A funeral order of service is more than just a book of songs and poems. It’s a tribute to your loved one, and a memorable keepsake those attending the service.
If you’re planning a humanist or non-religious funeral for a loved one, it can be tricky knowing exactly what to put in the order of service. The demand for non-religious funerals is increasing, however people often don’t know the best way to celebrate the life of their loved one outside a traditional, religious format. To help you out, here are some funeral order of service examples for a non-religious ceremony.
Add ColourTraditionally, funeral orders of service are black and white. But if you’re celebrating the life of someone who brightened up everyone’s day, adding a pop of colour to the order of service cover is a great way to break tradition and pay tribute to that fantastic quality of your loved one.
This example keeps it subtle with watercolour flowers. We chose this because the colour frames the image of the life being celebrated, rather than distracting attention away from them. This would be a fantastic funeral programme for a non-traditional, non-religious ceremony.
Include Poems, Songs and ReadingsHymns are a common feature in funeral services, but if your loved one wasn’t religious, it is often more fitting and personal to choose poems and readings that they loved or as a tribute to them. Ask family members to perform readings and choose poems to include in the order of service so that everyone who wants to feels that they can give a fitting farewell.
This non-religious funeral order of service example uses both poems and music rather than hymns. The poems are read by the deceased’s daughter and granddaughter, and the music choices are personal choices that are a fitting tribute without being religious.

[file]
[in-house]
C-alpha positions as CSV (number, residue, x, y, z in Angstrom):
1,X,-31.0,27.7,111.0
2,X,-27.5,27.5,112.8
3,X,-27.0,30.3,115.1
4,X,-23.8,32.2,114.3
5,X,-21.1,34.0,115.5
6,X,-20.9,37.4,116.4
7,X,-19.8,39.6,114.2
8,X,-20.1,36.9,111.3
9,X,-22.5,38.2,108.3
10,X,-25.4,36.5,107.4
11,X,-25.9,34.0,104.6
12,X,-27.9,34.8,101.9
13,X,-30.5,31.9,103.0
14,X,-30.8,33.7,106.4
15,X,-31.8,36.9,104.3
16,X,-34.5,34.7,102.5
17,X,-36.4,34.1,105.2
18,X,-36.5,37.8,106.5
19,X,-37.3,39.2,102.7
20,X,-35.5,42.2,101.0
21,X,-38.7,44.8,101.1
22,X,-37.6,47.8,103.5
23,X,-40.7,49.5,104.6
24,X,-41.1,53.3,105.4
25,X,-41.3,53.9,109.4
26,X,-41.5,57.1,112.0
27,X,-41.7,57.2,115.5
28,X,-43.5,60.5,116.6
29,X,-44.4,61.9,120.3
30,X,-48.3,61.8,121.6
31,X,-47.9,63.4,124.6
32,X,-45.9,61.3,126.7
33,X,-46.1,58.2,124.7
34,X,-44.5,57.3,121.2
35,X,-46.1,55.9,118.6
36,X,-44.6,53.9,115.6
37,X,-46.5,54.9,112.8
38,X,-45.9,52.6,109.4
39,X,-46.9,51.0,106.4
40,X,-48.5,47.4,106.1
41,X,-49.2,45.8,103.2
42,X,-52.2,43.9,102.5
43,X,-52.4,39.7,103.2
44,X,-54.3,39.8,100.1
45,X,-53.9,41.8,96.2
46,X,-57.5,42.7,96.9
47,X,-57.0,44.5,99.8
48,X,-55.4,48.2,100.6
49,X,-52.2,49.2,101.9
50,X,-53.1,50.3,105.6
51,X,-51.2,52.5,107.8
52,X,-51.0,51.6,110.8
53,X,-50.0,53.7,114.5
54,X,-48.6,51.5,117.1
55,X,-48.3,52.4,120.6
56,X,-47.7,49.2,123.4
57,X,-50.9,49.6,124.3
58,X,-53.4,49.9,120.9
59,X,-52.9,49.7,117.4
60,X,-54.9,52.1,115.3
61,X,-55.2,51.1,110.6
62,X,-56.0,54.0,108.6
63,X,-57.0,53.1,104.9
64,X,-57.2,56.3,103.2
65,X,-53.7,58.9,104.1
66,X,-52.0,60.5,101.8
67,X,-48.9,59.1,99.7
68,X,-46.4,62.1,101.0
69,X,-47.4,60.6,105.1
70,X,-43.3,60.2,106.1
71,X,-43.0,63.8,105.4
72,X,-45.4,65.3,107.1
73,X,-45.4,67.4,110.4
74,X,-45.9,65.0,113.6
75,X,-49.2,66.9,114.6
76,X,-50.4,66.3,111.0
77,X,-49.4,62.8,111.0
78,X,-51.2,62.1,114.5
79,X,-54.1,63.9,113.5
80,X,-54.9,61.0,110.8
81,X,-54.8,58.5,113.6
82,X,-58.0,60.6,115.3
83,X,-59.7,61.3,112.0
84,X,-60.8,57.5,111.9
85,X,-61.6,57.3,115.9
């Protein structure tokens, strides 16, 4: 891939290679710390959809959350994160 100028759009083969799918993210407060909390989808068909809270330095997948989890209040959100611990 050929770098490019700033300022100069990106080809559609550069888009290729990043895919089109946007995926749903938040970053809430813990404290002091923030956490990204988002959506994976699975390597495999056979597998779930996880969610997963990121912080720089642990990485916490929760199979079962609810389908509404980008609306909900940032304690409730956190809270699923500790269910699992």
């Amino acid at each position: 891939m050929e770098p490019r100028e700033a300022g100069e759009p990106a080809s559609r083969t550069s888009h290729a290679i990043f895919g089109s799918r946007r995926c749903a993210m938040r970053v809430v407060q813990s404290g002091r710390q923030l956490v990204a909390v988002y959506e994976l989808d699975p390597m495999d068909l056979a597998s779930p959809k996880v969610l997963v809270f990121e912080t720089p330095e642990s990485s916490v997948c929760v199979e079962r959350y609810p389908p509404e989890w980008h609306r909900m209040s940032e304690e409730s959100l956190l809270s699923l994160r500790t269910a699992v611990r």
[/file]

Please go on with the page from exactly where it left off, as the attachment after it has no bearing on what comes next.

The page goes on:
Hand Out Memorial BookmarksFuneral bookmarks are another alternative to orders of service that aren’t going to include hymns. Hymns are normally fully included in the order of service booklet so guests can sing along, whereas song lyrics are usually left out. This means you can list the full order of service on a bookmark, for example:
• Entrance Music
• Welcome and Opening Words
• Poetry Reading
• Reflection Music
• Poetry Reading
• Closing Words
• Exit Music
Follow these with your choices of songs, poems and readings as well as who will be reading them and their relation to the friend or relative you are celebrating.
(Next Gen Memorials)
This example doesn’t list the order of service, but instead acts as a keepsake for guests. We love that there’s a small paper heart attached to each bookmark filled with forget-me-not seeds for guests to plant in memory of their loved one.
Creating and printing your own orders of service to celebrate a loved one’s life is the perfect tribute. Whether you choose a traditional booklet style, a folded funeral sheet or something a little different like a bookmark, there’s no better way to add a personal touch to such an important memento. Print your non-religious funeral order of service today.